Lately, the best way to unplug from work and forget about the day is rock climbing.
Folks at work don’t believe me. Most non-rock climbers ask, why would you do something so dangerous?
They don’t understand. Rock climbing is about problem solving. It is about functional strength. It is about fear management. I have been doing a lot of thinking about why I climb, and how I climb, and these thoughts keep coming back to me. On nights when I’ve had a long day at work now, sometimes the only way I can completely shut down the thoughts of the day is to walk into the gym, greet some of the regulars, and get on the wall. Alternatively, my partner and I would go outside, but we have busy schedules that stop us from picking up and driving out of state to crags.
Instead, the colorful, candy-like, gravelly new holds at our gym have to do. The short but intense moments of effort, pulse-pounding, bursts of pain and weightlessness. Figuring out how to reposition your body, or if you even can reposition it, or push it, or force it to do what you have to do to get one move farther in a problem, or best case, to finish. The shrinking of the world when you hit something, scrape something, slip and knock a limb, your fingers, your knees. Beyond that, the conversation and discussion of technique or beta among the other climbers. The off topic conversations about life.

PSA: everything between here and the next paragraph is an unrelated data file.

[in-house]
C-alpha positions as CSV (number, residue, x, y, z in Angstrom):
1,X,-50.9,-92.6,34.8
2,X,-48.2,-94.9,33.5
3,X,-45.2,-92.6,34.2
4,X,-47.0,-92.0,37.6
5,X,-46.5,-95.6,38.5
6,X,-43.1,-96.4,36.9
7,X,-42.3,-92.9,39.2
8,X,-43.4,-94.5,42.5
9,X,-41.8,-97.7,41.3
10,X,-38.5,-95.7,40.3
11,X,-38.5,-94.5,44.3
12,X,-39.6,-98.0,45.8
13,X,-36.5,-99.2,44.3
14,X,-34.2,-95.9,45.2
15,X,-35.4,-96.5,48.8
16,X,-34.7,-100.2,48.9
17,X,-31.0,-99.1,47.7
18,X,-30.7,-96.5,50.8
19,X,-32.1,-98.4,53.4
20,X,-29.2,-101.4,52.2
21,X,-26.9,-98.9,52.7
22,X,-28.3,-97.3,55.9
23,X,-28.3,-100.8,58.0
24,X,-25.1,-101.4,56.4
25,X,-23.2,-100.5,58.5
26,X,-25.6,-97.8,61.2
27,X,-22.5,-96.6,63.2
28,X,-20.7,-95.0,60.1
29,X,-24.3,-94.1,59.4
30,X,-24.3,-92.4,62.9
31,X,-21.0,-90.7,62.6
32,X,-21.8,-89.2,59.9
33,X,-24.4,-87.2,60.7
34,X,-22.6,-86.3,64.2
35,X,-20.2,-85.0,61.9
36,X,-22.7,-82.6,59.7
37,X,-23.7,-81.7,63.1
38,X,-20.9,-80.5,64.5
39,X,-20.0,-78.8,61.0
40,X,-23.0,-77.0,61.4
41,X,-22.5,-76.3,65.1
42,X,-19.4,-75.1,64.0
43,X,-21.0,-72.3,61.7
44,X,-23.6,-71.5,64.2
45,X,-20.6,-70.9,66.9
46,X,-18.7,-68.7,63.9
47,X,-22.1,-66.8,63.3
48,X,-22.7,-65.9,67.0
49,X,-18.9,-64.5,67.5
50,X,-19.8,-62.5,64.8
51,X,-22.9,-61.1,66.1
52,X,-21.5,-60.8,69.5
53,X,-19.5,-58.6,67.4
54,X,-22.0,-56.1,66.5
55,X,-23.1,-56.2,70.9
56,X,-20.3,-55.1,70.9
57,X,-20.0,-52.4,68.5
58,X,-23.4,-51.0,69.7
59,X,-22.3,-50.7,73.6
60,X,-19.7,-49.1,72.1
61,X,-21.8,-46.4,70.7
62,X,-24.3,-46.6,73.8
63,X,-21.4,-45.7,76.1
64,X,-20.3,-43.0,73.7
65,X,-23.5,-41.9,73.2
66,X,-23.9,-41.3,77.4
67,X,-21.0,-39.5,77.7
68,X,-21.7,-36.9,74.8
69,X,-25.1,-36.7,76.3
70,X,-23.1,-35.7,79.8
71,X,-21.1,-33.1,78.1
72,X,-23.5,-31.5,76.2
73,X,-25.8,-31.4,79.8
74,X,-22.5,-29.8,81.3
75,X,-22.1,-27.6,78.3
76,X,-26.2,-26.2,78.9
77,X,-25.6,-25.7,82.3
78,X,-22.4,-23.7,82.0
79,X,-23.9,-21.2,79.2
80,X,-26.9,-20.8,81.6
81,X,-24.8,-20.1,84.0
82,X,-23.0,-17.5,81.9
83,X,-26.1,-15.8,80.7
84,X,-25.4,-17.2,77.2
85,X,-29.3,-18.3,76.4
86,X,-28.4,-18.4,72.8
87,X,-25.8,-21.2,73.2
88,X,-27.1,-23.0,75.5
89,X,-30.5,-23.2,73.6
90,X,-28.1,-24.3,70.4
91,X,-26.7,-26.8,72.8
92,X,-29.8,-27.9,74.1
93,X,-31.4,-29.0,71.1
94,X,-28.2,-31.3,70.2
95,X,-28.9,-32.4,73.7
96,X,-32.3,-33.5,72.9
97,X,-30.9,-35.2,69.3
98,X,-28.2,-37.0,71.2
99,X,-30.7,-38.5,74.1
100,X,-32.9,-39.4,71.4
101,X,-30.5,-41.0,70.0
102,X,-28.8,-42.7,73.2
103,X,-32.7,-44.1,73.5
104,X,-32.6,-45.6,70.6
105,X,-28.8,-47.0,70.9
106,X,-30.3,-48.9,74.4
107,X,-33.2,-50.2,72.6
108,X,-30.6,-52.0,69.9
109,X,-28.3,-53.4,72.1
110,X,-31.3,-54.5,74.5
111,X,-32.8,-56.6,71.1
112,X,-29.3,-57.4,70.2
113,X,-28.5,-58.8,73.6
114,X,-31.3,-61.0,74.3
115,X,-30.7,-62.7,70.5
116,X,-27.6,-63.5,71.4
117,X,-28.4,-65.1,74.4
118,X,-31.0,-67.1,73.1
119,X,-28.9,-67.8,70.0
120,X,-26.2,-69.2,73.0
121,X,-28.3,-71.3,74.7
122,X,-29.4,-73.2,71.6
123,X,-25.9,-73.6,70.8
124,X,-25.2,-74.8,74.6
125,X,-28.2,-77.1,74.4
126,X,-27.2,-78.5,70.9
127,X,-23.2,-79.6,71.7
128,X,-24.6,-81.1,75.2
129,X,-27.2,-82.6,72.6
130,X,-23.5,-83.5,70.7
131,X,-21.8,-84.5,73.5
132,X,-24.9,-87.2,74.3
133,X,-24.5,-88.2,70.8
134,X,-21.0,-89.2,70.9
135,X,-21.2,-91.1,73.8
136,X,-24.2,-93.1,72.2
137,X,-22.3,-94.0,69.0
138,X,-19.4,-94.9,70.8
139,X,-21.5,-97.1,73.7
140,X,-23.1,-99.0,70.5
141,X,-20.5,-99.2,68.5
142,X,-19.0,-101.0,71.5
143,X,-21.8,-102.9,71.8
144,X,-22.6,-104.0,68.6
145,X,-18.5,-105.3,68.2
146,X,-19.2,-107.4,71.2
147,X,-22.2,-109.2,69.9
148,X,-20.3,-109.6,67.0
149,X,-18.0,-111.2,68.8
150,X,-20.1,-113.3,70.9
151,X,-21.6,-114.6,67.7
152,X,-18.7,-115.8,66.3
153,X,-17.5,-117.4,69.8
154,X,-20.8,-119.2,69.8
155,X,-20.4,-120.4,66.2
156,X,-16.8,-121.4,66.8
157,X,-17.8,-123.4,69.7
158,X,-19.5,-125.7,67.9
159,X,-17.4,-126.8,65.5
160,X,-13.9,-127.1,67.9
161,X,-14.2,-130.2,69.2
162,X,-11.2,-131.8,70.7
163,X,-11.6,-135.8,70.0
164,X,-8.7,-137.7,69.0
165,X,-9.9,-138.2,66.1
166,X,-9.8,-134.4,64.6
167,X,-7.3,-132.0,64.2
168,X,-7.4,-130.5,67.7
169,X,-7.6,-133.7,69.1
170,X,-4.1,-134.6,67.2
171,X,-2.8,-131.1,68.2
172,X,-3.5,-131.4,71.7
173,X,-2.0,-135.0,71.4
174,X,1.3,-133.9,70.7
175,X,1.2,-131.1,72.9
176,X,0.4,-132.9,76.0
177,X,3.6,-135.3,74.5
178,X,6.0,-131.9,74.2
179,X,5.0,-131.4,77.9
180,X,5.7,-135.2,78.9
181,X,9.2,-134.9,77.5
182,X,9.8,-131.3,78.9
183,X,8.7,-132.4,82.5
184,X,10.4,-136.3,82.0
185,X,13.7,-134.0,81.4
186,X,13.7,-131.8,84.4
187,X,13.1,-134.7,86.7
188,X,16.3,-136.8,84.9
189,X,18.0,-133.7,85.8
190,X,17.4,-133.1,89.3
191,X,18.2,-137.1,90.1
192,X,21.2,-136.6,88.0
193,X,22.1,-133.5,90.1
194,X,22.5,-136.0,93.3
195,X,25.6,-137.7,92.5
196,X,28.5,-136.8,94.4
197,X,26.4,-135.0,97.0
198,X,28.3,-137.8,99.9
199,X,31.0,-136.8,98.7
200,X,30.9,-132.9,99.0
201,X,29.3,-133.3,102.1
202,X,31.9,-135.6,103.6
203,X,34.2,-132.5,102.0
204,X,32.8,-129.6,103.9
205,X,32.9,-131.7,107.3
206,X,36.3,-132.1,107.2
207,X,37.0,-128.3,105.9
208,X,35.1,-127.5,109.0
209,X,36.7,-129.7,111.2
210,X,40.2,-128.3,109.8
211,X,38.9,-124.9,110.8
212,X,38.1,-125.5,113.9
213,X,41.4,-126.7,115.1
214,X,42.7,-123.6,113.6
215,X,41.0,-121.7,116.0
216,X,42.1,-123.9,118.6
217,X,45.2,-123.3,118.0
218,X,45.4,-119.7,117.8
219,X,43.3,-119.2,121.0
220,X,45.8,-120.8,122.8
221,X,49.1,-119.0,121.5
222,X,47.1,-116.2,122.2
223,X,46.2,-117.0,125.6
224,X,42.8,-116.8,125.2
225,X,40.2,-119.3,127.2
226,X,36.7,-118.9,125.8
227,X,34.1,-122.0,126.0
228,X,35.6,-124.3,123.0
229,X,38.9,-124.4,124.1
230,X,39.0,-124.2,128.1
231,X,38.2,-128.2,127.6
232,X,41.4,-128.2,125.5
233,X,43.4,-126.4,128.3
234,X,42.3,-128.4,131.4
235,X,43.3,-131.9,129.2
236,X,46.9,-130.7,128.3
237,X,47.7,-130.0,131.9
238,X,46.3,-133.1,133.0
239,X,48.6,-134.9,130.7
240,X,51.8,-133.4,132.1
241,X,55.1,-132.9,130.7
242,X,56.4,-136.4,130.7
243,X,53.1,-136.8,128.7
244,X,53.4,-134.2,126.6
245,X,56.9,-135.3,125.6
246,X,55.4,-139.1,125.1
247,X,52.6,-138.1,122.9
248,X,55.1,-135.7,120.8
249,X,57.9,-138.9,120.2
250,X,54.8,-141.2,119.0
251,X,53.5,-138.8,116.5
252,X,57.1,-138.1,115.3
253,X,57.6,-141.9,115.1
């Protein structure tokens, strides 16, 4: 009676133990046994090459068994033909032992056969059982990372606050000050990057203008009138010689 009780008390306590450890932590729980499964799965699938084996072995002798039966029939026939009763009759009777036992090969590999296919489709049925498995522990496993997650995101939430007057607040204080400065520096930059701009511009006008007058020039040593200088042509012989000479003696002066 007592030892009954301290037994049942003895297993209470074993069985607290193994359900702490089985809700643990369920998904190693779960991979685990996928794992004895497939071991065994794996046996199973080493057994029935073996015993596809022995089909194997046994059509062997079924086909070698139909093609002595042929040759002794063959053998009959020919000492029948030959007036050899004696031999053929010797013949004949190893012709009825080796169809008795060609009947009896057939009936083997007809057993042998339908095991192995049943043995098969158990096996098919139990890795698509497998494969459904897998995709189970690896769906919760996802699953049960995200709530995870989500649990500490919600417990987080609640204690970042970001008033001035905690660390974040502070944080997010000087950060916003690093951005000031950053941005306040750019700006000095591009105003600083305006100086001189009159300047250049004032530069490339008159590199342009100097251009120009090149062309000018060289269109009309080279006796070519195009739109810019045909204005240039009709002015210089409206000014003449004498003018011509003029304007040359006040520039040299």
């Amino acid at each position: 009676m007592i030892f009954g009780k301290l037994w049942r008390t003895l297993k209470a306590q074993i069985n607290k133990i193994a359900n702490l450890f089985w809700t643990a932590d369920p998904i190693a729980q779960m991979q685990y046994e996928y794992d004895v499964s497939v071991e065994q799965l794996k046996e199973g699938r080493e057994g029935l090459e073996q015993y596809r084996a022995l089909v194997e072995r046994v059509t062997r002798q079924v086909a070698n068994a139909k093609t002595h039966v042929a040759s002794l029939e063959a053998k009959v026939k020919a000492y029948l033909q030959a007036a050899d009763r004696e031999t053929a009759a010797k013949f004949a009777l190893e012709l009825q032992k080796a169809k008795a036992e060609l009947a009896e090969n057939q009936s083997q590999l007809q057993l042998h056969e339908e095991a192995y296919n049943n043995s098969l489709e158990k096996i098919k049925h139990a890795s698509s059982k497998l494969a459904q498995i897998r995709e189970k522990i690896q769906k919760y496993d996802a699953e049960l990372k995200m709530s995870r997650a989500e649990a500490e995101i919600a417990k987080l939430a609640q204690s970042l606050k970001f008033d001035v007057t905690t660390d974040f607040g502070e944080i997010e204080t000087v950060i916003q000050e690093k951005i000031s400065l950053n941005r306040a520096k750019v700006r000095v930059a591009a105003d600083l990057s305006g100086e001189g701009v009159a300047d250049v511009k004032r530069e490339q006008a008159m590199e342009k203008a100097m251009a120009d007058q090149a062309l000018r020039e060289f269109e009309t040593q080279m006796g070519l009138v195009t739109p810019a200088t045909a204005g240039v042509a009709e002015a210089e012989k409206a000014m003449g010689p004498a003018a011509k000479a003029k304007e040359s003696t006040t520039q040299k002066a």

All of these things take precedent in my mind and help push that which does not matter from work out. So what I tell my skeptical coworkers is that nothing puts what we do here in perspective better than doing something dangerous. Because our work doesn’t save lives. No one will die if we’re late. Everyone there works hard and deserves not to work 100 hours a week. Is our mission important? Sure. But should we work ourselves to death?